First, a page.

Michael Carter-Williams surely would have wished for a better final impression on the college hardwood. The 6'5" point guard spent the last minute of Syracuse's Final Four loss to Michigan on the bench, having fouled out after a two-point, 1-for-6 shooting performance that included two assists and five turnovers. Yet even as Carter-Williams was struggling mightily on offense last weekend, he was part of a suffocating zone defense that held Trey Burke, another point guard widely projected to go in the lottery, to seven points on 1-for-8 shooting. A longtime NBA scout tells Adam Zagoria of SNY.tv that he thinks Carter-Williams' overall performance in the tournament, highlighted by a season-high 24 points against top-seeded Indiana, has lifted his stock.
Carter-Williams currently checks in at No. 9 on Chad Ford's ESPN.com big board and No. 12 on Jonathan Givony's rankings at DraftExpress.com. It's quite a rise from a year ago, when he averaged just 10.3 minutes per game as a freshman buried behind Dion Waiters and Scoop Jardine. Carter-Williams might not be the best pro prospect among point guards in the draft, as some argued during a hot streak earlier this season, but his superior size allows him to disrupt offenses, having averaged 2.8 steals per game this year. He can play shooting guard, but his passing and ball-handling skills scream "point guard."
The stumbling block that could particularly affect him as a point man is his propensity for turnovers. He gave the ball away 3.4 times per game in 2012/13, negating his takeaways on defense. His shot is an issue as well, as he posted a shooting line of .393/.292/.694 this season. Both problems are correctable over time, however, so neither seems like a deal-breaker. The greater question may surround how well his defensive ability translates to man-to-man schemes from Syracuse's full-time zone, and scouts and executives will probably be looking for answers to that during pre-draft workouts.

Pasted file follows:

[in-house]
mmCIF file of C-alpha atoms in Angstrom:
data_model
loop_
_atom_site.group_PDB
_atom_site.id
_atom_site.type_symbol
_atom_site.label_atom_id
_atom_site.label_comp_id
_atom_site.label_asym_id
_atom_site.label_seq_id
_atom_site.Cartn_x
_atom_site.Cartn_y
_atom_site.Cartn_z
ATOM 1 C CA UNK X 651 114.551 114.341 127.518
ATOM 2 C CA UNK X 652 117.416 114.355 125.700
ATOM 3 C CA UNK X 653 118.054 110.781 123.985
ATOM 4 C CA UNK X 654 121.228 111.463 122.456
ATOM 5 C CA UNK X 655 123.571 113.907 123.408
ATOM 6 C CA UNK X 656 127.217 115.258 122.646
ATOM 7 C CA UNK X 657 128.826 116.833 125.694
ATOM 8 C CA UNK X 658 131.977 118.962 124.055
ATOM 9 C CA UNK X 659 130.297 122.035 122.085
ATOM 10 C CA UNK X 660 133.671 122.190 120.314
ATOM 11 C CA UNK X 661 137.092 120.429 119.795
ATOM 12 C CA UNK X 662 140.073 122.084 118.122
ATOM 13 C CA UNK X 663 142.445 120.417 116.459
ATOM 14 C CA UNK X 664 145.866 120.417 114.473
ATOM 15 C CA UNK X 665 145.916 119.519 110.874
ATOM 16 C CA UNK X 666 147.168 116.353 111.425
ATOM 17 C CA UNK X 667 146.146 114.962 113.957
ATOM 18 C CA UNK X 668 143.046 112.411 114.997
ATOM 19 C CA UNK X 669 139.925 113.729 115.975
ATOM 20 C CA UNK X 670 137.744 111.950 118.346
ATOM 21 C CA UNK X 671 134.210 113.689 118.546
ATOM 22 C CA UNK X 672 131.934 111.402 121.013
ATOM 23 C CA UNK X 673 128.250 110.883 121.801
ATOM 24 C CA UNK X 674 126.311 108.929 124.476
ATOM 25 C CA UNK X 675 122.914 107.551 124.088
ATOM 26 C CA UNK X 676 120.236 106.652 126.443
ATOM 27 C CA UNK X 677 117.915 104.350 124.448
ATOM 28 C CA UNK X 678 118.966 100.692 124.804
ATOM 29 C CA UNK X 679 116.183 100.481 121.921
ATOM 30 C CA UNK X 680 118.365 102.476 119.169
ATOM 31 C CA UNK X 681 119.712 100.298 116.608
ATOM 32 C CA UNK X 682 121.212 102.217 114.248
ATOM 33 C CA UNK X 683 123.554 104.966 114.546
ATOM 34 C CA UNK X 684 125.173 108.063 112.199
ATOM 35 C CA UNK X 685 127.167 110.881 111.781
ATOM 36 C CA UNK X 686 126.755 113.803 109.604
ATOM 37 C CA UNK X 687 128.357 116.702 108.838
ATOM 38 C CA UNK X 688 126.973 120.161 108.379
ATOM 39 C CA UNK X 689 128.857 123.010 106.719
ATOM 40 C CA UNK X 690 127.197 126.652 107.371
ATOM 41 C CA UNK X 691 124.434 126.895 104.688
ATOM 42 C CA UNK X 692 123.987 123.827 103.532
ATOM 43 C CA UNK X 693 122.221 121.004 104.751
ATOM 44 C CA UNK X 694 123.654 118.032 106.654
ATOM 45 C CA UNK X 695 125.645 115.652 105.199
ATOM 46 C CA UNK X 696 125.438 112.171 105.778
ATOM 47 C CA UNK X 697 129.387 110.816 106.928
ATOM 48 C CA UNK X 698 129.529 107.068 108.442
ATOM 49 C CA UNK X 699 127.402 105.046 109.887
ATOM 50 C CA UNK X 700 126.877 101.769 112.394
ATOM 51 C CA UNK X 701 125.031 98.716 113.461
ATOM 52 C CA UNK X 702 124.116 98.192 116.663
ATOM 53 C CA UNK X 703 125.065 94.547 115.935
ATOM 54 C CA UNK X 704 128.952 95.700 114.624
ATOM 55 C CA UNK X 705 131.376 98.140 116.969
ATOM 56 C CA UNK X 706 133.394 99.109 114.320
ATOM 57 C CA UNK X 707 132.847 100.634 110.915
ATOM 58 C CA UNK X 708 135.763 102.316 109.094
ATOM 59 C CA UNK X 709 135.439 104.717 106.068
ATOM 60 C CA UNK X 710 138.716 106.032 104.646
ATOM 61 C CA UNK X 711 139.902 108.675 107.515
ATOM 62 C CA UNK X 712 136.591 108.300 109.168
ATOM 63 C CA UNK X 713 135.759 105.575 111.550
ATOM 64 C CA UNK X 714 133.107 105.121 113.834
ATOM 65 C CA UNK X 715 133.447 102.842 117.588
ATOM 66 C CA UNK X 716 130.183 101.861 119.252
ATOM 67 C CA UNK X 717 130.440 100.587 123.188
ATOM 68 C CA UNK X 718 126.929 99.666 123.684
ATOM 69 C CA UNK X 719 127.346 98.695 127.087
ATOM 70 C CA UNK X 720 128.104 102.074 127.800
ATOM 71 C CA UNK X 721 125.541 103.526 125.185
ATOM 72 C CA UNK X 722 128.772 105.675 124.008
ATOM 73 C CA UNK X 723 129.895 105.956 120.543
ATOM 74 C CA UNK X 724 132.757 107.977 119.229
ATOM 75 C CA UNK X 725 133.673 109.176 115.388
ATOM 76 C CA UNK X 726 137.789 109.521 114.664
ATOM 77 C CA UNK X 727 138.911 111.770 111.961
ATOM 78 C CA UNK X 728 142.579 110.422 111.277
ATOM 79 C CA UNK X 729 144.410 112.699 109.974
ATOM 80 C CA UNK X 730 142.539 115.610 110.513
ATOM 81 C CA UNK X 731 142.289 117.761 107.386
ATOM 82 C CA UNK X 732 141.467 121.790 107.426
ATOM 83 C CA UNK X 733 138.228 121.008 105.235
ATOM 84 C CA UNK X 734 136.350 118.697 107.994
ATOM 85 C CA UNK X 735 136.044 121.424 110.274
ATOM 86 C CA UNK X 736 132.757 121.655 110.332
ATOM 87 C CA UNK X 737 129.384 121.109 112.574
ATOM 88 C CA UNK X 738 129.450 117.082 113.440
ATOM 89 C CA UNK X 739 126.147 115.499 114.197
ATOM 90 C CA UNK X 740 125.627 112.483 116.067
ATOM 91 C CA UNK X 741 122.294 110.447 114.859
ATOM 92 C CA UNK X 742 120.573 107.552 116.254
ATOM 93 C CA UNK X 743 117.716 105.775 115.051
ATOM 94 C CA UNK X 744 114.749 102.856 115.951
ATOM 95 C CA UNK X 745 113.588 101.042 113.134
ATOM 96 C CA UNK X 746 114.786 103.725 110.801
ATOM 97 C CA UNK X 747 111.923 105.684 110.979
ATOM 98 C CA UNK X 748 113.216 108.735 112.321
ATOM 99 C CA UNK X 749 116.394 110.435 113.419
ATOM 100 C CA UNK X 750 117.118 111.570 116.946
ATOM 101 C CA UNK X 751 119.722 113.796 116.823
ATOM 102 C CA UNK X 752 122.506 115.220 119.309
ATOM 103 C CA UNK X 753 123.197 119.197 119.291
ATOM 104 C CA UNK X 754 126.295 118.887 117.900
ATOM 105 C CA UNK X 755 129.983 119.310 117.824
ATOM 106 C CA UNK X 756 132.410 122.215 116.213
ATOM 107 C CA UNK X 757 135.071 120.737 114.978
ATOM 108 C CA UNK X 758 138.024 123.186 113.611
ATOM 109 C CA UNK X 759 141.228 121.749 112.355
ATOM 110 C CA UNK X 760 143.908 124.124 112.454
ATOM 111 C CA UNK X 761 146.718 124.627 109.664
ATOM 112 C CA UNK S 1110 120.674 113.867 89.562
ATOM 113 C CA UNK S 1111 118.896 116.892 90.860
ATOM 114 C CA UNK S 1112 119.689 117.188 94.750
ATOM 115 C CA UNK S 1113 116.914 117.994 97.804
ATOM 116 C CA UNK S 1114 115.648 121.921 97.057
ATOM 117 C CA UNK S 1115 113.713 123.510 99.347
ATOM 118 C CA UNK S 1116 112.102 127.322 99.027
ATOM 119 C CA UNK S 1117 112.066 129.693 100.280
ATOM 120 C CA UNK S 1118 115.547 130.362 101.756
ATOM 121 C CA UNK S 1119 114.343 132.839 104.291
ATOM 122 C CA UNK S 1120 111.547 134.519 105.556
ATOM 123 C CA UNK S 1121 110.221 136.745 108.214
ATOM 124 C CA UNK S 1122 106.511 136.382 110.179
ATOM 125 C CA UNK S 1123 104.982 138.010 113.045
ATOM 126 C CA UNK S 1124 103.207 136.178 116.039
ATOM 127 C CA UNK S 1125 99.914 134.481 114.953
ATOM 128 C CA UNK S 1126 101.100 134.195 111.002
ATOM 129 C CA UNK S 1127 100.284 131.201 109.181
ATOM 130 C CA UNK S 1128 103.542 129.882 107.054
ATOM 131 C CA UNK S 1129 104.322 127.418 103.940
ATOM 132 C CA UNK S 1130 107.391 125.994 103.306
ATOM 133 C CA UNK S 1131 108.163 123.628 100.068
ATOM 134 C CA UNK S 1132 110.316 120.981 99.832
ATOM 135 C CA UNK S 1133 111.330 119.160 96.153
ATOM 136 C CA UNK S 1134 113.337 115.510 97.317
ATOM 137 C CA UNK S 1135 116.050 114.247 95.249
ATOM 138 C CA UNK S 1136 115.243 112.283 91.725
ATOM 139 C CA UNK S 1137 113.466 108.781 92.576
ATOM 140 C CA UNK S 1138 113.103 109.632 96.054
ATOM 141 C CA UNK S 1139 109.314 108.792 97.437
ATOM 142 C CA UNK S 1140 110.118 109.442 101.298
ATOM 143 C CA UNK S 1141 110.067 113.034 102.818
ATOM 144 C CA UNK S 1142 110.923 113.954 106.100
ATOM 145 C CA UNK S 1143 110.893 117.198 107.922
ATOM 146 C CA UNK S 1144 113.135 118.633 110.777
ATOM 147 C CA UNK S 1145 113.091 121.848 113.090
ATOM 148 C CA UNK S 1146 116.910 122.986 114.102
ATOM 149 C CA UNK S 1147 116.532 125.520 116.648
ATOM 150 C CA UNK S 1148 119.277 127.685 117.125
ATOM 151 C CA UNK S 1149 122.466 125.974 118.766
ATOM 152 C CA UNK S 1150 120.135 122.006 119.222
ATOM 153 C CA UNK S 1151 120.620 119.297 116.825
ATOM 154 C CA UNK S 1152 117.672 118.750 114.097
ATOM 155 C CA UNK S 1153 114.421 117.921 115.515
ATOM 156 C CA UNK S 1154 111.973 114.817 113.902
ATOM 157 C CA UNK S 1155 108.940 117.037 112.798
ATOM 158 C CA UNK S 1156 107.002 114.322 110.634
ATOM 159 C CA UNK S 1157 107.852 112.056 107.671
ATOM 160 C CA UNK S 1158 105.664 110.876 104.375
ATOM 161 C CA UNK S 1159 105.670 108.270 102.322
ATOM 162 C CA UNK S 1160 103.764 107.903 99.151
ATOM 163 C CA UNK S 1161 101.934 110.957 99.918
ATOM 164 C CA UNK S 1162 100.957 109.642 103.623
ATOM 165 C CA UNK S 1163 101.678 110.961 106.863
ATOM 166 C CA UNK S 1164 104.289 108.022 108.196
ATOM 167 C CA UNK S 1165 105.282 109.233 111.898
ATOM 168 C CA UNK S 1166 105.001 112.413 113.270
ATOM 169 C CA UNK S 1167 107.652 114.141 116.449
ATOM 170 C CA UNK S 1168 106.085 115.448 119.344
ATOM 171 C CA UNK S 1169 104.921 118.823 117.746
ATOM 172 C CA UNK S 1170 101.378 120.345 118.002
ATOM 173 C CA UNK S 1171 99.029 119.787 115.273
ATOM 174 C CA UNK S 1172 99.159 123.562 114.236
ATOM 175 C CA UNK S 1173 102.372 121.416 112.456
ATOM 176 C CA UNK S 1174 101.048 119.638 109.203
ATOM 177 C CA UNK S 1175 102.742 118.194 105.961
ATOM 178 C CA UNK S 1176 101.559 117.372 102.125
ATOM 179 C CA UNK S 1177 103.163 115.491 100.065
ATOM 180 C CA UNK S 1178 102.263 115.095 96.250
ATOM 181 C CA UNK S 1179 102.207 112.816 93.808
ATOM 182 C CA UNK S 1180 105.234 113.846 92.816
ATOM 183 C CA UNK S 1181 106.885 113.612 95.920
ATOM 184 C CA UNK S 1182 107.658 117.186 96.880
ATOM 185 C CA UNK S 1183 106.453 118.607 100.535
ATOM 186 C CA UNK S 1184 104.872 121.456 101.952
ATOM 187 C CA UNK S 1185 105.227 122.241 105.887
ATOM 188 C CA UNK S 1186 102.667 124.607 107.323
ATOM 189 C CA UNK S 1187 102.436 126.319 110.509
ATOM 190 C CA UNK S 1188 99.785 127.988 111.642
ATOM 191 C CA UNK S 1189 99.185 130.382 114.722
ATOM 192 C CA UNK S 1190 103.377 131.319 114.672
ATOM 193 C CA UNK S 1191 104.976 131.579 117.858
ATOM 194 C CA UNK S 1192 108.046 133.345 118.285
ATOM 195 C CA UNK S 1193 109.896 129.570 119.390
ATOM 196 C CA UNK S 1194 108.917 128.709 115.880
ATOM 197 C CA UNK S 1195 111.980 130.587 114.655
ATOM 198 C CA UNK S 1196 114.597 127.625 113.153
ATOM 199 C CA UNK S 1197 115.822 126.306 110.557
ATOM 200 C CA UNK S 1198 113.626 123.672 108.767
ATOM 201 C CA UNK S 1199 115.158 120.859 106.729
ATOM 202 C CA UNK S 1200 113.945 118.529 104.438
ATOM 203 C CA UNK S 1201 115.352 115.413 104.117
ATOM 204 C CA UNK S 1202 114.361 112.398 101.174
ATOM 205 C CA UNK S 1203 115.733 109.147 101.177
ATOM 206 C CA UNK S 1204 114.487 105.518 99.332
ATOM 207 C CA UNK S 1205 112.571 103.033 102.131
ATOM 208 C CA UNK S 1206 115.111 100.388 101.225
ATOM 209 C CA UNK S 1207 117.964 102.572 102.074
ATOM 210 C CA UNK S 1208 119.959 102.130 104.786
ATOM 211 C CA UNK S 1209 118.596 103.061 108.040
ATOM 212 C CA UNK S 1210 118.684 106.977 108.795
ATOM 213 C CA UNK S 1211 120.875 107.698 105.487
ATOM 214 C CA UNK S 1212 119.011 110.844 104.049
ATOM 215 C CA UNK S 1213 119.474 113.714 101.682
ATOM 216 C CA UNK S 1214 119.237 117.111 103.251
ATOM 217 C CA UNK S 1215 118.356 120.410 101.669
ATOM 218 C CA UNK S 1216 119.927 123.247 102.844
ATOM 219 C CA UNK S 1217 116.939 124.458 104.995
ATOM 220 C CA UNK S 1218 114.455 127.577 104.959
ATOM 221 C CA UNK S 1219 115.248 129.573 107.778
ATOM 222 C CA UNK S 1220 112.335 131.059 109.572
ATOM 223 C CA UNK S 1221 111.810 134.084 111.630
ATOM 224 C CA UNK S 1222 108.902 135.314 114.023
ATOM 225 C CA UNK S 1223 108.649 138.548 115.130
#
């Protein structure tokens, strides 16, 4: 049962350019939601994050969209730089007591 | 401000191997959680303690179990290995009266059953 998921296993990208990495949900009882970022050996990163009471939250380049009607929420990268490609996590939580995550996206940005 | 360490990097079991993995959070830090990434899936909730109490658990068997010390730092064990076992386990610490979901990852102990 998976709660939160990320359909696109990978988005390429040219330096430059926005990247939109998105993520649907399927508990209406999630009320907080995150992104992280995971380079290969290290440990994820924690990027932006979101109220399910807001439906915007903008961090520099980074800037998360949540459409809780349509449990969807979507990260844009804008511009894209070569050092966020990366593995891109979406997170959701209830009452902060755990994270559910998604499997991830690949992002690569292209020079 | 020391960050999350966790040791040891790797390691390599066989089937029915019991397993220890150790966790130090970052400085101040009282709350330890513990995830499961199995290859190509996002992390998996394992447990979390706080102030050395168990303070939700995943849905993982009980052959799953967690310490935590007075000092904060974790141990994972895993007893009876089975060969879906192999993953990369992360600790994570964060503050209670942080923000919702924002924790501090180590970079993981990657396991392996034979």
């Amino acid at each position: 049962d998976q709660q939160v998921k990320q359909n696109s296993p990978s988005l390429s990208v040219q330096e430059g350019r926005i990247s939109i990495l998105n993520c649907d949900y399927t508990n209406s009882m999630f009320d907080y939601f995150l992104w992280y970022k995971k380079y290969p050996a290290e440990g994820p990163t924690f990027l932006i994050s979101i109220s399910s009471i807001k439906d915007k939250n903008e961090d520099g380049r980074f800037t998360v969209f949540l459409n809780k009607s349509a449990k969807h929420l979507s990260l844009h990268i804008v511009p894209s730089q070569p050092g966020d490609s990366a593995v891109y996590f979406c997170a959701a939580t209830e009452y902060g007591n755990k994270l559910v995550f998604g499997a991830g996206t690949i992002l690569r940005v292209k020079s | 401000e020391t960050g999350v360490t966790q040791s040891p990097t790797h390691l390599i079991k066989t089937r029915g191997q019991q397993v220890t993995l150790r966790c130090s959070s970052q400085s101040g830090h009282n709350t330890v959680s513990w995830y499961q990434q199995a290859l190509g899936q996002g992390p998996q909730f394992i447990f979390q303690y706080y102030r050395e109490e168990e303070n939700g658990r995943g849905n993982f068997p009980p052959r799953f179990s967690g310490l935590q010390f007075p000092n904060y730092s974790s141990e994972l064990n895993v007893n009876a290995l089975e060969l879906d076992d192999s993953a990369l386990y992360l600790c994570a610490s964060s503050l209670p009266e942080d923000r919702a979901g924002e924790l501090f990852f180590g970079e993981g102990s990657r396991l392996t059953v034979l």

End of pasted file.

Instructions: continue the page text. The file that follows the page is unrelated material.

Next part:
That's when Carter-Williams expects to make his case to be the No. 1 overall pick. He believes Kansas shooting guard Ben McLemore would go first if the draft were today, but Carter-Williams thinks he can overtake him, as he tells Marc J. Spears of Yahoo! Sports.
"If I go in the pre-draft camp and kill it and do the things I know I can do, I don't see why not," he said.
As with just about every prospect, the order in which teams will be drafting could go a long way in determining when Carter-Williams is selected. Assuming his stock doesn't jump as he's predicting, there might not be much call for a point guard where he's projected to be drafted. The five teams currently in line to pick eighth through 12th all have youthful incumbent point guards. Of the clubs likely to wind up with mid- to late-lottery picks, the Hornets, Kings and Mavs seem likeliest to go after a point guard, though trades could shake that up. The best bet for Carter-Williams is probably a team that can afford to be patient, since he could struggle to adjust defensively and have trouble on offenses as well, given the importance of floor spacing and long-range shooting in today's NBA.
Still, it seems he has the gifts and passing ability necessary to allow him to become better at the pro game than he was at the college game, a feat Carter-Williams told Spears he believes he can accomplish. Given the timing of those comments, made four days after this weekend's nightmare against Michigan, it doesn't sound like that performance has caused him to lose confidence, and that, too, will be an asset at the next level.